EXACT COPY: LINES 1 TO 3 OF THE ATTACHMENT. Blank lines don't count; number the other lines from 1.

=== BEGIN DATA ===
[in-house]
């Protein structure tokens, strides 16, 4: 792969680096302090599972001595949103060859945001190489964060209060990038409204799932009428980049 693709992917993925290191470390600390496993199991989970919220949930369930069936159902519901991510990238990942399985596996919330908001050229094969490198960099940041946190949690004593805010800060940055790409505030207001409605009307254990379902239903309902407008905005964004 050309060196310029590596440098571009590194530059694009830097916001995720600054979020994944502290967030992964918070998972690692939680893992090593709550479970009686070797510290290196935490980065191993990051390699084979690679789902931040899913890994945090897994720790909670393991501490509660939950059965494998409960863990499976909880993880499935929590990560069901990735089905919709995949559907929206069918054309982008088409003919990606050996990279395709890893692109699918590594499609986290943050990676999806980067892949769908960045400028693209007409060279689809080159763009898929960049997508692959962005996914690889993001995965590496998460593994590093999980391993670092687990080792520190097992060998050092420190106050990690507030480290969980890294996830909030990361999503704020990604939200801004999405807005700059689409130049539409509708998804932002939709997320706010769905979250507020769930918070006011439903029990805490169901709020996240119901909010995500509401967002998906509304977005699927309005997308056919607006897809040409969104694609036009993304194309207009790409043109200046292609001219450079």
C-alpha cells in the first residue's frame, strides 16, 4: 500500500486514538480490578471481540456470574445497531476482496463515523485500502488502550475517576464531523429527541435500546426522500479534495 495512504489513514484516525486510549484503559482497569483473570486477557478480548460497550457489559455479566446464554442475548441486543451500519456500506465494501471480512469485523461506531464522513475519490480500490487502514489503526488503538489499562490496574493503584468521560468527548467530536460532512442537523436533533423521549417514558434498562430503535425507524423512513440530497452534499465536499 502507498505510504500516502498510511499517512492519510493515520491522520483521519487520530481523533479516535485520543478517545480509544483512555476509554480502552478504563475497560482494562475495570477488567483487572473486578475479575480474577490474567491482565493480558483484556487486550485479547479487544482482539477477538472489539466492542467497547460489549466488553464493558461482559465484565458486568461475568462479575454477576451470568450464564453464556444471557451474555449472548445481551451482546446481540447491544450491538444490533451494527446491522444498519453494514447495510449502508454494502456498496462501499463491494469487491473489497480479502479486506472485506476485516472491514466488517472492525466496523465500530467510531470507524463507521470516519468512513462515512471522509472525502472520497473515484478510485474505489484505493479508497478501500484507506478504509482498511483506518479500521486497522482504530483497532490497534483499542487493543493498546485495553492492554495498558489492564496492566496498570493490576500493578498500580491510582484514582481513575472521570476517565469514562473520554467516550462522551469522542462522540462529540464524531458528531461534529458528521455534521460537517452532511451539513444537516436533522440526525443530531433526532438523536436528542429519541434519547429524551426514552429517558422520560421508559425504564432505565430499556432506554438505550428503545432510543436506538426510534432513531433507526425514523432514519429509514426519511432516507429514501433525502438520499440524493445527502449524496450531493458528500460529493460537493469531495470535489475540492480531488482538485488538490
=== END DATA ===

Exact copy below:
[in-house]
């Protein structure tokens, strides 16, 4: 792969680096302090599972001595949103060859945001190489964060209060990038409204799932009428980049 693709992917993925290191470390600390496993199991989970919220949930369930069936159902519901991510990238990942399985596996919330908001050229094969490198960099940041946190949690004593805010800060940055790409505030207001409605009307254990379902239903309902407008905005964004 050309060196310029590596440098571009590194530059694009830097916001995720600054979020994944502290967030992964918070998972690692939680893992090593709550479970009686070797510290290196935490980065191993990051390699084979690679789902931040899913890994945090897994720790909670393991501490509660939950059965494998409960863990499976909880993880499935929590990560069901990735089905919709995949559907929206069918054309982008088409003919990606050996990279395709890893692109699918590594499609986290943050990676999806980067892949769908960045400028693209007409060279689809080159763009898929960049997508692959962005996914690889993001995965590496998460593994590093999980391993670092687990080792520190097992060998050092420190106050990690507030480290969980890294996830909030990361999503704020990604939200801004999405807005700059689409130049539409509708998804932002939709997320706010769905979250507020769930918070006011439903029990805490169901709020996240119901909010995500509401967002998906509304977005699927309005997308056919607006897809040409969104694609036009993304194309207009790409043109200046292609001219450079």
C-alpha cells in the first residue's frame, strides 16, 4: 500500500486514538480490578471481540456470574445497531476482496463515523485500502488502550475517576464531523429527541435500546426522500479534495 495512504489513514484516525486510549484503559482497569483473570486477557478480548460497550457489559455479566446464554442475548441486543451500519456500506465494501471480512469485523461506531464522513475519490480500490487502514489503526488503538489499562490496574493503584468521560468527548467530536460532512442537523436533533423521549417514558434498562430503535425507524423512513440530497452534499465536499 502507498505510504500516502498510511499517512492519510493515520491522520483521519487520530481523533479516535485520543478517545480509544483512555476509554480502552478504563475497560482494562475495570477488567483487572473486578475479575480474577490474567491482565493480558483484556487486550485479547479487544482482539477477538472489539466492542467497547460489549466488553464493558461482559465484565458486568461475568462479575454477576451470568450464564453464556444471557451474555449472548445481551451482546446481540447491544450491538444490533451494527446491522444498519453494514447495510449502508454494502456498496462501499463491494469487491473489497480479502479486506472485506476485516472491514466488517472492525466496523465500530467510531470507524463507521470516519468512513462515512471522509472525502472520497473515484478510485474505489484505493479508497478501500484507506478504509482498511483506518479500521486497522482504530483497532490497534483499542487493543493498546485495553492492554495498558489492564496492566496498570493490576500493578498500580491510582484514582481513575472521570476517565469514562473520554467516550462522551469522542462522540462529540464524531458528531461534529458528521455534521460537517452532511451539513444537516436533522440526525443530531433526532438523536436528542429519541434519547429524551426514552429517558422520560421508559425504564432505565430499556432506554438505550428503545432510543436506538426510534432513531433507526425514523432514519429509514426519511432516507429514501433525502438520499440524493445527502449524496450531493458528500460529493460537493469531495470535489475540492480531488482538485488538490